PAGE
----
It will be evident to those skilled in the art that, in order to remove the two temporary coversheets, the adhesion force between each of the temporary coversheets and their adjacent layers must be lower than the adhesion forces between all the other layers in their respective elements. It will also be clear that, in order to remove the temporary support 20 and the associated release layer (if present) after the lamination step, the adhesion force between the photosensitive layer 4 and temporary support 20 or the release layer (if present) must be lower than the adhesion force between the photosensitive layer 4 and adhesive layer 3, the adhesion force between the adhesive layer 3 and the carrier surface layer 2, and the adhesion force between the carrier surface layer 2 and the carrier support 1.

Transfer Element

The function of the transfer element is to serve as a temporary receptor to receive the colored image after it has been formed on the carrier support and to provide adequate support for the image to maintain its integrity until it has been transferred to the permanent support.

The transfer element is shown in FIG. 4. The element comprises, in order, an optional temporary coversheet 40, a transfer surface layer 5, and a transfer support 6.

The transfer support 6 is constructed of a material having sufficient stiffness and dimensional stability to support an image without allowing it to shift and misalign. The support is generally smooth and flat. Examples of suitable materials are polymeric films such as polyesters, typically polyethylene terephthalate or polyethylene naphthanate; polyamides; polycarbonates; fluoropolymers; polyacetals; polyolefins; etc. The transfer support also may be a thin metal sheet or a paper substrate or synthetic paper. Polyethylene terephthalate film is preferred. The transfer support typically has a thickness of about 20 to about 250 micrometers (1.0 to 10 mils). A preferred thickness is about 75 to 200 micrometers (3 to 8 mils).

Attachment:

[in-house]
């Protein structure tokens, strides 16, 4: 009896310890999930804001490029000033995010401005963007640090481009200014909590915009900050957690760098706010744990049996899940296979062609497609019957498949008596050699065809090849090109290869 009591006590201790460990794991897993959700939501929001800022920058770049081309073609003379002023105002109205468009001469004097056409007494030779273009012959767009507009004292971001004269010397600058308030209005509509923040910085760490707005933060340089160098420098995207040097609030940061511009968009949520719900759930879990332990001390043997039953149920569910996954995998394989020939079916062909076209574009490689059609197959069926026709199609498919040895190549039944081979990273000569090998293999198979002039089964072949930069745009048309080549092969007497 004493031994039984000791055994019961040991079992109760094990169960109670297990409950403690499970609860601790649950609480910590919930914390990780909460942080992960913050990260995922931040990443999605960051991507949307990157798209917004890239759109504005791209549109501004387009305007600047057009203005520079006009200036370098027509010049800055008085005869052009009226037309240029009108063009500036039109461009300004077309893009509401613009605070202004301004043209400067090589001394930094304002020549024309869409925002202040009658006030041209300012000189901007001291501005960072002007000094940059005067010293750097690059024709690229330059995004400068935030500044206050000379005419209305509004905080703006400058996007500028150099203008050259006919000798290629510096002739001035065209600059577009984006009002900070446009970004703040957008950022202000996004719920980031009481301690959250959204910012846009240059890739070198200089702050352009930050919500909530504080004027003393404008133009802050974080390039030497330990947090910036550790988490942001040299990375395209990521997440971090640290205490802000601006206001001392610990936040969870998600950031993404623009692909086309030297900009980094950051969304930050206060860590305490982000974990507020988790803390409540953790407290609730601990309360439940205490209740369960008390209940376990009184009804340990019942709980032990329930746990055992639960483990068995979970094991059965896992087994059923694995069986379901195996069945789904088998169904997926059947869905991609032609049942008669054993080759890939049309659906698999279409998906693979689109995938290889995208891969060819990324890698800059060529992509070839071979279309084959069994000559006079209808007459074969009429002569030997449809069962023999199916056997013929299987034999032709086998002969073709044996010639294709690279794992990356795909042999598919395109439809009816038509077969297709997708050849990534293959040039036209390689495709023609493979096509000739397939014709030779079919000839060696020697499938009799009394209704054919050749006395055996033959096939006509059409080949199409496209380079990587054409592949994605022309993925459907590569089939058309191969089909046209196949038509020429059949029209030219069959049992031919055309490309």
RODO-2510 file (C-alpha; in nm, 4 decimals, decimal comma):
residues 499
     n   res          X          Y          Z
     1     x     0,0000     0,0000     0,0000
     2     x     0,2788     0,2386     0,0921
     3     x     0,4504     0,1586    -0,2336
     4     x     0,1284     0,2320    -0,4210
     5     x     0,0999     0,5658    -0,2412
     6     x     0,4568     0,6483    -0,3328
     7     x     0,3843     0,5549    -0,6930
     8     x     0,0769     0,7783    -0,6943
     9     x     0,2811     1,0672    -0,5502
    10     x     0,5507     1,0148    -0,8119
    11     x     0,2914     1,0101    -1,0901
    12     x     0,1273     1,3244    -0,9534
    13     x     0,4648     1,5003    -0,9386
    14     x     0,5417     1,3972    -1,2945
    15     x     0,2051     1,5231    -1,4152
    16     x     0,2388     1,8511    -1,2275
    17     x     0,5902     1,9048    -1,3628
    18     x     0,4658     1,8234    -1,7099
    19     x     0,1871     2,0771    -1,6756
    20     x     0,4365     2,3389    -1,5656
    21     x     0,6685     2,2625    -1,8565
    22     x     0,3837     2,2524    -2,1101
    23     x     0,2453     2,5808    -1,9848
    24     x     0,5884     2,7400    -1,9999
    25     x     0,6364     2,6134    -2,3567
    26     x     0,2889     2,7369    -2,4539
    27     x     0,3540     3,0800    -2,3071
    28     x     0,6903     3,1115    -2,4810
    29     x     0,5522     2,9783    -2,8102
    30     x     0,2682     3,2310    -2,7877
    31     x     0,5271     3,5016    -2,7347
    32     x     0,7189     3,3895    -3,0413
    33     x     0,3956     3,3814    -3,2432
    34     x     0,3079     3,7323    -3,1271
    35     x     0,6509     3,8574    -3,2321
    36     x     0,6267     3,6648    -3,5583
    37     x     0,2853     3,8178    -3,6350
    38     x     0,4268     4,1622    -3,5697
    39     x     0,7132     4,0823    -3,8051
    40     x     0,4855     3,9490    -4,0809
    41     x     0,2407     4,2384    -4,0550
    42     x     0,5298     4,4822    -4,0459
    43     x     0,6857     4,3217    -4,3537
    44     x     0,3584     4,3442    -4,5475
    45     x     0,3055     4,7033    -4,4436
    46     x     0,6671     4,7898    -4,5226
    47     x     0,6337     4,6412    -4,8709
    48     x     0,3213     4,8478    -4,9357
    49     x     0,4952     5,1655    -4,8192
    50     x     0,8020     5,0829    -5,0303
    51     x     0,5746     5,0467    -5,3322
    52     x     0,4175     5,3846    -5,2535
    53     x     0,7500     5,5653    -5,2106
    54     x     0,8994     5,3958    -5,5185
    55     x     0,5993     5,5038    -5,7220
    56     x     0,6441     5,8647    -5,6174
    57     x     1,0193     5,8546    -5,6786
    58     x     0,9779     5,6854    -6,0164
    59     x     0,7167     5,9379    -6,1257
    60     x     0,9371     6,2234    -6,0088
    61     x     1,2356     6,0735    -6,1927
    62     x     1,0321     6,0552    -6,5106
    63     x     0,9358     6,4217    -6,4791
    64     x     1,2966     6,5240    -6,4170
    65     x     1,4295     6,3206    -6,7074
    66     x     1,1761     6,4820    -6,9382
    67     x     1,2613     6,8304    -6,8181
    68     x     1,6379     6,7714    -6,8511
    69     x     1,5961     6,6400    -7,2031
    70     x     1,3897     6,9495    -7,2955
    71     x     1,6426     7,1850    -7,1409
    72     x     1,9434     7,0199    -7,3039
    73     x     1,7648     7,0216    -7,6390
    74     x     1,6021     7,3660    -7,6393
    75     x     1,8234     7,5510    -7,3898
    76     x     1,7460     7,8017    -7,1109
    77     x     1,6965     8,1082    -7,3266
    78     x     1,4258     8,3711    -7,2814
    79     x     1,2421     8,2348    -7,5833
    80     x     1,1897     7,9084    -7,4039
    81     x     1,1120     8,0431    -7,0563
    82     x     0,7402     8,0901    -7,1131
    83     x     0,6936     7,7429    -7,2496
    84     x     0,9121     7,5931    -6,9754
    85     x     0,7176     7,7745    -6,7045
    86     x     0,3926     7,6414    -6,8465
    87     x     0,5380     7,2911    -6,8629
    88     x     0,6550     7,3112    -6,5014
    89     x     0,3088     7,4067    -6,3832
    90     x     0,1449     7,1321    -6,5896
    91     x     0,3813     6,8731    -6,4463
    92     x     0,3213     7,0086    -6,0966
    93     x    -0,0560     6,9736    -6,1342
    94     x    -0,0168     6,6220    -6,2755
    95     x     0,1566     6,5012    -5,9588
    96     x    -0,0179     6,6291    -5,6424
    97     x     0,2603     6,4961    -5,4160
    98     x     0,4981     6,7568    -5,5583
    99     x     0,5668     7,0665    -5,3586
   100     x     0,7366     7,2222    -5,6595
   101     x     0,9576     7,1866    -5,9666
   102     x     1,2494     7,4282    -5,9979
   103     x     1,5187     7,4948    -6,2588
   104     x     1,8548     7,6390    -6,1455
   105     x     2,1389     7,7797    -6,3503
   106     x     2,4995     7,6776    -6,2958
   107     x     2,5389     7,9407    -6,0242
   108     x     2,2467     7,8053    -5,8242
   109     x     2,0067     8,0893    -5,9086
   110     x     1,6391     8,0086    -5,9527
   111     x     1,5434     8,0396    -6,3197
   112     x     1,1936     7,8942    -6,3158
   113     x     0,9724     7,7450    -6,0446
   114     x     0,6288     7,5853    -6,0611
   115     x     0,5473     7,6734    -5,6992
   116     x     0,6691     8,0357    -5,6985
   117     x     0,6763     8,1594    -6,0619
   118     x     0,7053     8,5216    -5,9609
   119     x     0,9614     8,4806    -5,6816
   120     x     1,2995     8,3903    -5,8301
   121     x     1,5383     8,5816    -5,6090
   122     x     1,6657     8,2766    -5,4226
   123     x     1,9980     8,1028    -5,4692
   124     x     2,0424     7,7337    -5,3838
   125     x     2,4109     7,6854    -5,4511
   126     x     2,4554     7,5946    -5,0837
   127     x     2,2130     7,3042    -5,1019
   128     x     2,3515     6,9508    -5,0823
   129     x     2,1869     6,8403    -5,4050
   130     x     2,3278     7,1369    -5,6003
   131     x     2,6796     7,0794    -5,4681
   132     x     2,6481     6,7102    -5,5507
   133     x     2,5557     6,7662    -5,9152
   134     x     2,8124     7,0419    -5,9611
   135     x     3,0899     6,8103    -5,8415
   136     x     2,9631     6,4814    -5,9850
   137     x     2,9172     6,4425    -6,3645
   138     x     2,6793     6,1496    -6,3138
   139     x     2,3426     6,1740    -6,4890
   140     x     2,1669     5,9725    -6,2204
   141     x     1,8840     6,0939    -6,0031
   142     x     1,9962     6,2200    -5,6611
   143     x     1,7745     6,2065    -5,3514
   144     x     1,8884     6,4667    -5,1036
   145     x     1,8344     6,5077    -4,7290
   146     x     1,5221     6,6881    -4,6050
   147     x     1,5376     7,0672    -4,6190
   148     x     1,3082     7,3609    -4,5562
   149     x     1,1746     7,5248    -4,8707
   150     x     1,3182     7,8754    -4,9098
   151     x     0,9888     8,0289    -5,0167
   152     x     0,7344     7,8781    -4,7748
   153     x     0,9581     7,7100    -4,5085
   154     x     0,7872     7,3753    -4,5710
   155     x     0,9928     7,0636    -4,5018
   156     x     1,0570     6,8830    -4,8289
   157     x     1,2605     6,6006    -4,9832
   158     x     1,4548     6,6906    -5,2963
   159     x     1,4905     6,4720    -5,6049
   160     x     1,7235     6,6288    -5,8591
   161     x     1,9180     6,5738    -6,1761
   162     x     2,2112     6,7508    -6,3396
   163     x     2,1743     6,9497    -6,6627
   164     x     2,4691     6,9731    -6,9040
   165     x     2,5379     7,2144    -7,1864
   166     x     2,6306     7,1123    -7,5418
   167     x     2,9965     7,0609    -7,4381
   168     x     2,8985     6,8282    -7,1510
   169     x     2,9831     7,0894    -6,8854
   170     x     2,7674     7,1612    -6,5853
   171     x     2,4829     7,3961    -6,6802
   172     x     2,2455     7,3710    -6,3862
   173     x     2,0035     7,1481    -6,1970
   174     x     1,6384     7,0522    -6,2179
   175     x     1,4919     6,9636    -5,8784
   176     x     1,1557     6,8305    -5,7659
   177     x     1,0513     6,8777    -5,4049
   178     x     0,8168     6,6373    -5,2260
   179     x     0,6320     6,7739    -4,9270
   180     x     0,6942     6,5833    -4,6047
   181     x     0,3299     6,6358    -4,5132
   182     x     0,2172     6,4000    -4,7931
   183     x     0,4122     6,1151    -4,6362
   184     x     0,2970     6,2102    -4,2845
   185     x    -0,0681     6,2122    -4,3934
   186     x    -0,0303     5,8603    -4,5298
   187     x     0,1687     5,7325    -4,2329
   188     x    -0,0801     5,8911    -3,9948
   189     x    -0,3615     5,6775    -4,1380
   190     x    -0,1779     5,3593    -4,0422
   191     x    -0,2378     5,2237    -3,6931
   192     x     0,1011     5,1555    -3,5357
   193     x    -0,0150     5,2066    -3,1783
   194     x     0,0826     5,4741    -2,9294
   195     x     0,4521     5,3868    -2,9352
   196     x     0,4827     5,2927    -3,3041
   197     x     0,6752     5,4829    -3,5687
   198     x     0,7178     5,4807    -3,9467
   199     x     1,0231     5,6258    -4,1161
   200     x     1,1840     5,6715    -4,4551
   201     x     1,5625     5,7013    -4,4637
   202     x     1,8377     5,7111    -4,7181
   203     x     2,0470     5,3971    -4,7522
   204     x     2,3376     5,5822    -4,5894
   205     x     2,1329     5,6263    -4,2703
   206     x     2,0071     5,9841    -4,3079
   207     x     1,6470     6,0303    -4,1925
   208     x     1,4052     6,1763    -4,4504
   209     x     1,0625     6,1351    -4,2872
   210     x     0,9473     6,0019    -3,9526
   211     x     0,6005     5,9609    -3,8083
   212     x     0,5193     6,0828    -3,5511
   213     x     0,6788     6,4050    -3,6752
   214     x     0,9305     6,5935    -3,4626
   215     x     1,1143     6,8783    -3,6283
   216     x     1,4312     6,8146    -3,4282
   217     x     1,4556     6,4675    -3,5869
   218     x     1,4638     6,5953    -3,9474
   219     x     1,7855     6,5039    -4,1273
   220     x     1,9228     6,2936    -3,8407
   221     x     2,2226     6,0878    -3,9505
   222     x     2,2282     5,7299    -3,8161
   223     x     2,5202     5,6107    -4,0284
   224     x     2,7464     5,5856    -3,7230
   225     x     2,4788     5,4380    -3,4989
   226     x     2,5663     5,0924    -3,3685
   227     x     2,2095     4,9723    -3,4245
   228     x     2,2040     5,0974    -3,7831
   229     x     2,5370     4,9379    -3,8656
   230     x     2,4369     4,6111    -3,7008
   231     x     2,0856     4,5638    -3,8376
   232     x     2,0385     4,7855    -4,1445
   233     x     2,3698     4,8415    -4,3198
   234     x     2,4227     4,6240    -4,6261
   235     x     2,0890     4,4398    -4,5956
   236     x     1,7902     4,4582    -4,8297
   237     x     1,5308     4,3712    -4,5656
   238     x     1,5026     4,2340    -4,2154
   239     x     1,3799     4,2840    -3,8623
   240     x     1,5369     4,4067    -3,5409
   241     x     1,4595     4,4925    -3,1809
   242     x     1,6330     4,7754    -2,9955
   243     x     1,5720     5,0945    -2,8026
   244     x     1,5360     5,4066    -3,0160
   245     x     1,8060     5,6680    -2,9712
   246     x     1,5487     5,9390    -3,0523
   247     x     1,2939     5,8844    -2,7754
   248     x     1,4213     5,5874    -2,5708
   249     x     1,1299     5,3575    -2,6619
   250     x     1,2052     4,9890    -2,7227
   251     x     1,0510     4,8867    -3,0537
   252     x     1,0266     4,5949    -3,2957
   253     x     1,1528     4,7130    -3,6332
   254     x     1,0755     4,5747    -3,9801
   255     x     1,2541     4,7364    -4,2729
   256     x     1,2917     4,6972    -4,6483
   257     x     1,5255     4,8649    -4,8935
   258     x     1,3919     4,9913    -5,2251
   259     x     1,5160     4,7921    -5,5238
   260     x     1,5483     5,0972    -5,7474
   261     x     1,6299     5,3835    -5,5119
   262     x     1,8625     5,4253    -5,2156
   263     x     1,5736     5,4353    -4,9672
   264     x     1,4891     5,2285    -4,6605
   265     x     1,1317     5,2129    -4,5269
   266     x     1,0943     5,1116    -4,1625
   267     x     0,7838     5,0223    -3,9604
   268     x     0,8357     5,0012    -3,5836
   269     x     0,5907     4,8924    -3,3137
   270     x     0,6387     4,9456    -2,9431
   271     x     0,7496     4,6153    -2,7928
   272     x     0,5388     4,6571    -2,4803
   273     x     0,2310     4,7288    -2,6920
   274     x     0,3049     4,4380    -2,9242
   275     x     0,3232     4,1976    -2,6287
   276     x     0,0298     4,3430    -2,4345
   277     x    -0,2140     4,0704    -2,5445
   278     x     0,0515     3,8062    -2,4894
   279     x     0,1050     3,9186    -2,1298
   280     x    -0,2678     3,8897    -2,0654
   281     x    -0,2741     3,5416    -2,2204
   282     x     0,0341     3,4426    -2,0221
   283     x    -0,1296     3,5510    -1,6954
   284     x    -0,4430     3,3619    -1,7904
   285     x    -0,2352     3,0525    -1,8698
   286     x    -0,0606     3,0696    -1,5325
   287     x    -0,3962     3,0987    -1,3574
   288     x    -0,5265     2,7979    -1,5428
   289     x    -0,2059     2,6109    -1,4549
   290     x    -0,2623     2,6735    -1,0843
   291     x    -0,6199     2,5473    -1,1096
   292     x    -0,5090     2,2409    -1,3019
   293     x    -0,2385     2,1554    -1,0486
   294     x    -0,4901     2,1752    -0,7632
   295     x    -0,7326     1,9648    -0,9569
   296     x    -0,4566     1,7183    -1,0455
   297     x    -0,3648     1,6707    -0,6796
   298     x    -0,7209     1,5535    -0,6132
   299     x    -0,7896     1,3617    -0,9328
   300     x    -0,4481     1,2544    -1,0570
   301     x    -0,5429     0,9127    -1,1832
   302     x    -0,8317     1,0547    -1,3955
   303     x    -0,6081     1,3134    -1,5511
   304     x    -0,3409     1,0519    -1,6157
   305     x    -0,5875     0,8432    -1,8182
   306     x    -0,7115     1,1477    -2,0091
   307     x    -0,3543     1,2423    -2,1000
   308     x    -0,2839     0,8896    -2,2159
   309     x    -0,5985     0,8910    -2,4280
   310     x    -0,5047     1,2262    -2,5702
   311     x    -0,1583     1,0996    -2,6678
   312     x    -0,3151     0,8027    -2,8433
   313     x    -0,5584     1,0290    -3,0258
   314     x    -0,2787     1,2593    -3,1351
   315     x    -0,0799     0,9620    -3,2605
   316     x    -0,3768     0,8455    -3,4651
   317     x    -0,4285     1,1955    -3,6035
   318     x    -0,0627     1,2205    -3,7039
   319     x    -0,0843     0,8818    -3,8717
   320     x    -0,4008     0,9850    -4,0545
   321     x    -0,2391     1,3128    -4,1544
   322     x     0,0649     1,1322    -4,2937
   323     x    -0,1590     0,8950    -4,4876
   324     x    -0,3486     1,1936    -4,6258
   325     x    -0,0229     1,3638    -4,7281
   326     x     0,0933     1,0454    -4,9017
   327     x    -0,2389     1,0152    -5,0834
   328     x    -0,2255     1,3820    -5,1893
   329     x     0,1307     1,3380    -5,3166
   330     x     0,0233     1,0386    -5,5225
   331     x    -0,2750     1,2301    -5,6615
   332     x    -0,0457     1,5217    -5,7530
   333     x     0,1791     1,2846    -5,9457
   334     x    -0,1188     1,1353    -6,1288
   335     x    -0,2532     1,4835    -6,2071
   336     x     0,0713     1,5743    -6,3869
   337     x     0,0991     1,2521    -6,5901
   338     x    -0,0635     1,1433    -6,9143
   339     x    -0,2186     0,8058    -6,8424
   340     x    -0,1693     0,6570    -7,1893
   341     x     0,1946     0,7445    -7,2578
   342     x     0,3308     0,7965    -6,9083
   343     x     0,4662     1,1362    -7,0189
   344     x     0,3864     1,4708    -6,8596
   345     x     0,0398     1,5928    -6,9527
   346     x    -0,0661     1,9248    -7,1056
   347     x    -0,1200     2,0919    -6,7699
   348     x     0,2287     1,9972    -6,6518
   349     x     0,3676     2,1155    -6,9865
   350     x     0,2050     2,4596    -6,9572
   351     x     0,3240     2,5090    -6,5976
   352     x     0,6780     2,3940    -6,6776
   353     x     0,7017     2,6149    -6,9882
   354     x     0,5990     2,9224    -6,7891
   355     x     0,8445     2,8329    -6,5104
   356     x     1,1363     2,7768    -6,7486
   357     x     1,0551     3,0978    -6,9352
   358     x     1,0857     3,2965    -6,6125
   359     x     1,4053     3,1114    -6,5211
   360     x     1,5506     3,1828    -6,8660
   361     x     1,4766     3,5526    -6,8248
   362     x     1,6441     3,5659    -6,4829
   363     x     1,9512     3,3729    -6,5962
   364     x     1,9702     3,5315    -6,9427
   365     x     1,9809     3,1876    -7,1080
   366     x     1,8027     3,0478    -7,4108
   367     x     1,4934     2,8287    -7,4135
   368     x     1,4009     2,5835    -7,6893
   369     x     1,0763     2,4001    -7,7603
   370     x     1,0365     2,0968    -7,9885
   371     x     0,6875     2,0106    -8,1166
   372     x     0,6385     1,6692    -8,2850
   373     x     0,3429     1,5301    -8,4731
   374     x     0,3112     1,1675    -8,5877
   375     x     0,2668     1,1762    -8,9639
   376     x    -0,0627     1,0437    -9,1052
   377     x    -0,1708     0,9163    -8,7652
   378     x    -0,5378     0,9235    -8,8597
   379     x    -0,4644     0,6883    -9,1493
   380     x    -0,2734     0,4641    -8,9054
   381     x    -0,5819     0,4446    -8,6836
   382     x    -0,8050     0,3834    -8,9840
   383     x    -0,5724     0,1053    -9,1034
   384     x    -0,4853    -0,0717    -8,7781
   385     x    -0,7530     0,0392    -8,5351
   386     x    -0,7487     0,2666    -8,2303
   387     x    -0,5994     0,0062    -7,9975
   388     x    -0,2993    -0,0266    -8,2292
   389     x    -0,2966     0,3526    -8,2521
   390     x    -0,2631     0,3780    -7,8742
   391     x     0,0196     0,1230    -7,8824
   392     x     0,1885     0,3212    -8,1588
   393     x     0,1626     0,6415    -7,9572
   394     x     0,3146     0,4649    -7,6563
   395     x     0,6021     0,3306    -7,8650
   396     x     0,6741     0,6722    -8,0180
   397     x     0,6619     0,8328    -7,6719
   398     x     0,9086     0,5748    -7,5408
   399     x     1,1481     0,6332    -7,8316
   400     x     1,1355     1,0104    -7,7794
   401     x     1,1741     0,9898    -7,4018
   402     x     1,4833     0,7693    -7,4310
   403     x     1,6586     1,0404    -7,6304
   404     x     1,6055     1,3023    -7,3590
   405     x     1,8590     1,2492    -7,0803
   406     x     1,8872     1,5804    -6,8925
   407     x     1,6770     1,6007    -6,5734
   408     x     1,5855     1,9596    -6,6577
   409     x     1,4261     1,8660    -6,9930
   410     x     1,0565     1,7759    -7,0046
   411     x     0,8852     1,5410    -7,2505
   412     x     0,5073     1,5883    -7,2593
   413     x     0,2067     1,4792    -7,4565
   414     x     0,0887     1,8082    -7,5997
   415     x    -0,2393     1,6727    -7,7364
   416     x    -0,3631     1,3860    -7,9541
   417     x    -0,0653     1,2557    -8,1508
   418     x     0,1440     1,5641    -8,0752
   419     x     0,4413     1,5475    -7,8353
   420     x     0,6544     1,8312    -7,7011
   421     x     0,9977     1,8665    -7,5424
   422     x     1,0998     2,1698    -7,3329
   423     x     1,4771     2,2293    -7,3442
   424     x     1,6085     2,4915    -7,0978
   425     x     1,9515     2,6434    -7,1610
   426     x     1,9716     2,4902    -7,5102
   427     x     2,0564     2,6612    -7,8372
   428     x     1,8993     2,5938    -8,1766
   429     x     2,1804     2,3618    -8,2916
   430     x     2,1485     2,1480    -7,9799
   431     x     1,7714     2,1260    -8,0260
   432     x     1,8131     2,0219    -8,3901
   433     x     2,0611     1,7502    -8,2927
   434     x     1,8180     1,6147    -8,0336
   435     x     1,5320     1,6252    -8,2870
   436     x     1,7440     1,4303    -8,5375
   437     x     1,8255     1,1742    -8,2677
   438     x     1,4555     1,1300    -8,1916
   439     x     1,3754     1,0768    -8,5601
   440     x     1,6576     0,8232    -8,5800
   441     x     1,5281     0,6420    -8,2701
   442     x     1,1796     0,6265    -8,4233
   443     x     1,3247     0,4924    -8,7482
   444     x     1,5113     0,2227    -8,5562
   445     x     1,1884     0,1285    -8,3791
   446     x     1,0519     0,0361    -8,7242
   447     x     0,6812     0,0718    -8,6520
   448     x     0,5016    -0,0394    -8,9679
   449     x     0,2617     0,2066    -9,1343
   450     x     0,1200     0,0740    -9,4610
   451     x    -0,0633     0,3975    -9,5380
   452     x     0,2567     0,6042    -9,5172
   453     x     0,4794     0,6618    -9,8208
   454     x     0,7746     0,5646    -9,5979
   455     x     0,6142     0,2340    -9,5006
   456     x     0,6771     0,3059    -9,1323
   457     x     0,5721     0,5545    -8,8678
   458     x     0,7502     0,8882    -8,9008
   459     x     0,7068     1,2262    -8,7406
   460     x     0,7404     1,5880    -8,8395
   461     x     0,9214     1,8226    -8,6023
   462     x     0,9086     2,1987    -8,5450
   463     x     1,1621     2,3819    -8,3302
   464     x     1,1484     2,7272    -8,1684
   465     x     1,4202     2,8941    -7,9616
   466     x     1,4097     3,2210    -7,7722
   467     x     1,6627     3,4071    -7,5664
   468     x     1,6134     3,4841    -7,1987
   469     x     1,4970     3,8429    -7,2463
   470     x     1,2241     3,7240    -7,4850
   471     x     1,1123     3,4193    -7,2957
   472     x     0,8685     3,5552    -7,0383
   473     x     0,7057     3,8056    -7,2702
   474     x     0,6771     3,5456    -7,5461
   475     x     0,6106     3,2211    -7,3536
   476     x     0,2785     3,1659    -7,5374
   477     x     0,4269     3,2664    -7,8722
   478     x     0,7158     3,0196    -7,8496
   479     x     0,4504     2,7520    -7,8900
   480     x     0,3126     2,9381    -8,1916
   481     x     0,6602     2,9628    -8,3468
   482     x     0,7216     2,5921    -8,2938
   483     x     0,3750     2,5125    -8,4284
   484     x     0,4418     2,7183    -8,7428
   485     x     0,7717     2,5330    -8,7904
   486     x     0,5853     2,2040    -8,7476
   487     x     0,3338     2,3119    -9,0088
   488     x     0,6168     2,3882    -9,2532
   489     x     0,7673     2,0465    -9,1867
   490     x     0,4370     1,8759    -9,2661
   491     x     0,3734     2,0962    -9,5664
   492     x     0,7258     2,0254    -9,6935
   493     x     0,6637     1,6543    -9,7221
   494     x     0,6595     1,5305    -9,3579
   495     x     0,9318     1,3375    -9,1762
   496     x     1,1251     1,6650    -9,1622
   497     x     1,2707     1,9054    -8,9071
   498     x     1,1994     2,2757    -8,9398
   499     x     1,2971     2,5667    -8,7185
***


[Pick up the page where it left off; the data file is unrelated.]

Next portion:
Transfer surface layer 5 is either (i) a release layer, or (ii) a cushion layer, and has sufficient adhesion to the transfer support to remain affixed to that support throughout all the process steps. At the same time, the adhesiveness of the transfer surface layer is carefully balanced with the adhesiveness of the carrier surface layer in order to carry out the transfer steps discussed in greater detail below.

As discussed above in conjunction with the carrier surface layer, release layers promote the separation of layers. Materials useful in forming release layers are well known in the art and include for example, silicones; vinyl chloride polymers and copolymers; vinyl acetate polymers and copolymers; plasticized polyvinyl alcohols; etc. As used herein the term "release layer" also encompasses a release surface on a support material. Thus, when a material having a release surface is used as the transfer support (e.g., polyethylene or a fluoropolymer) no additional release layer is needed. The support material constitutes the transfer support 6, and the release surface constitutes the transfer surface layer 5. When a separate release layer is coated onto the transfer support, the layer generally has a thickness in the range of 1 to 10 micrometers.

The preferred type of transfer surface layer is a cushion layer having a release surface. As with the carrier cushion layer, the transfer cushion layer is a deformable layer which is generally thicker than a release layer.